The Small Fatal Choroidal Melanoma Study. A Survey by the European Ophthalmic Oncology Group
SourceAmerican Journal of Ophthalmology, 202, (2019), pp. 100-108
Article / Letter to editor
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American Journal of Ophthalmology
SubjectRadboudumc 12: Sensory disorders DCMN: Donders Center for Medical Neuroscience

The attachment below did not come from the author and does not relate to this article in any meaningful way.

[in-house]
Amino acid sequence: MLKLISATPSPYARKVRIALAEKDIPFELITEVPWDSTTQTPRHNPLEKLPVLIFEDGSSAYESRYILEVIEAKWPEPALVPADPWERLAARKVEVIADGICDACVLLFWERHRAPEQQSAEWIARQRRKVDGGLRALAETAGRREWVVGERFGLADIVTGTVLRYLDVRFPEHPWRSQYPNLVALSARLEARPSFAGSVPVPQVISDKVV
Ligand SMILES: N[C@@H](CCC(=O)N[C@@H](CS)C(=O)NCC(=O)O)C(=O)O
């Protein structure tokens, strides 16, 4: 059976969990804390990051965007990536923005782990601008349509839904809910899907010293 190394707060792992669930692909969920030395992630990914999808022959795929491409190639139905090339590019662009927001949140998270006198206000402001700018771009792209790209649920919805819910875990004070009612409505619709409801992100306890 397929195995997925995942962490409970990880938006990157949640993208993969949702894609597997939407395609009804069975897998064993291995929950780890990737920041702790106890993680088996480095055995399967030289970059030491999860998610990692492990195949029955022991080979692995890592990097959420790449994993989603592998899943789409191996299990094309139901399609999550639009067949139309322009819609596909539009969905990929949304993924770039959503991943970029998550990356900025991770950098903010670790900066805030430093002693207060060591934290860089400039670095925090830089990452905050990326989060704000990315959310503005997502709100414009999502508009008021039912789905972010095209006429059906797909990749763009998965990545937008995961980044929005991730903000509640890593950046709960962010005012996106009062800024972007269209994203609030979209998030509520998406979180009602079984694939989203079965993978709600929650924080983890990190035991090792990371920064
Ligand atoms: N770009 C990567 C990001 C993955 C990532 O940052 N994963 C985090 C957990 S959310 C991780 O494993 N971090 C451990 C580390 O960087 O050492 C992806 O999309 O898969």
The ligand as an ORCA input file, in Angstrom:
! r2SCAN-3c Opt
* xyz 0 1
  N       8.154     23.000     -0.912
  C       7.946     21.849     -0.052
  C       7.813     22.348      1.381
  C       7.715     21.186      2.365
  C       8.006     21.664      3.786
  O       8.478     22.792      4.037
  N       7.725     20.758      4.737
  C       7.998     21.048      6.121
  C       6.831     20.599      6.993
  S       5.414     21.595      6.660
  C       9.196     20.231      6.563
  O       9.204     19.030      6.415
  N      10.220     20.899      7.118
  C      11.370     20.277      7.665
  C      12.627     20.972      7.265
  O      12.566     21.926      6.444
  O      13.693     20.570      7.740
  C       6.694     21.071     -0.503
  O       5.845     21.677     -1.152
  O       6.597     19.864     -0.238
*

PURPOSE: To determine the size at which choroidal melanomas can metastasize and to report the characteristics of small fatal choroidal melanomas (SFCM). DESIGN: Retrospective case series. METHODS: Ten ocular oncology services submitted 45 patients with a choroidal melanoma 3 mm or less in thickness and 9 mm or less in largest basal diameter (LBD), when treated, who developed metastases. RESULTS: Median tumor thickness was 2.4 mm (range, 1.0-3.0 mm) and LBD 7.3 mm (range, 3.0-9.0 mm). Of 14 (31%) tumors that were first observed, 12 grew a median of 0.5 mm (range, 0.1-1.2 mm) in thickness and 1.0 mm (range, 0-3.0 mm) in LBD within a median of 7 months; 3 were initially smaller than 3 mm in LBD. Number of risk factors for growth and metastasis was 0 for 4% of the tumors; 60% were over 2 mm in thickness, 63% had subretinal fluid, 84% caused symptoms, 57% had orange pigment, and 92% were within 3 mm of the disc. Local recurrence occurred in 8 of 31 eyes (26%) treated conservatively. Median metastasis-free survival was 4.5 years (range, 0.8-15.7 years). Kaplan-Meier estimate of metastasis developing was 15% (95% confidence interval [CI], 7-26), 51% (95% CI, 36-64) and 85% (95% CI, 71-92) by 2, 5, and 10 years, respectively. By the time of analysis, 37 patients had died of metastasis after a median of 7 months. CONCLUSIONS: Choroidal melanomas less than 3.0 mm in LBD are highly unlikely to metastasize. Risk factors of an SFCM are similar to those for all choroidal melanomas of similar size.
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